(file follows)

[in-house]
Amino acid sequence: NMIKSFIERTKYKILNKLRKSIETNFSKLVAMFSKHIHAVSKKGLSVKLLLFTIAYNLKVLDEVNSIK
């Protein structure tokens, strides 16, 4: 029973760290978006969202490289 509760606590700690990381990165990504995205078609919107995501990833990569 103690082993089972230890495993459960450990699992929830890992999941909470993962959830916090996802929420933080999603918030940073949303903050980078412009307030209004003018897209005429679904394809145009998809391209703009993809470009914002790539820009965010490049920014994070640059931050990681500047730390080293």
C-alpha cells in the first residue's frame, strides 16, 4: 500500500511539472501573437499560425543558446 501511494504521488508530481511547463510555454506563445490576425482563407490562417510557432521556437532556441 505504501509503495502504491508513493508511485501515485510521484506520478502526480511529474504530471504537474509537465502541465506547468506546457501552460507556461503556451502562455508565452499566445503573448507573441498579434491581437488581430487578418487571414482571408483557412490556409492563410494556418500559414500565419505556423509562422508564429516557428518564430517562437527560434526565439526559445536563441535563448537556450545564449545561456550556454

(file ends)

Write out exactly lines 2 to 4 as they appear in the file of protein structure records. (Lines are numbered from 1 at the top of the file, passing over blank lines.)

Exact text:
Amino acid sequence: NMIKSFIERTKYKILNKLRKSIETNFSKLVAMFSKHIHAVSKKGLSVKLLLFTIAYNLKVLDEVNSIK
């Protein structure tokens, strides 16, 4: 029973760290978006969202490289 509760606590700690990381990165990504995205078609919107995501990833990569 103690082993089972230890495993459960450990699992929830890992999941909470993962959830916090996802929420933080999603918030940073949303903050980078412009307030209004003018897209005429679904394809145009998809391209703009993809470009914002790539820009965010490049920014994070640059931050990681500047730390080293």
C-alpha cells in the first residue's frame, strides 16, 4: 500500500511539472501573437499560425543558446 501511494504521488508530481511547463510555454506563445490576425482563407490562417510557432521556437532556441 505504501509503495502504491508513493508511485501515485510521484506520478502526480511529474504530471504537474509537465502541465506547468506546457501552460507556461503556451502562455508565452499566445503573448507573441498579434491581437488581430487578418487571414482571408483557412490556409492563410494556418500559414500565419505556423509562422508564429516557428518564430517562437527560434526565439526559445536563441535563448537556450545564449545561456550556454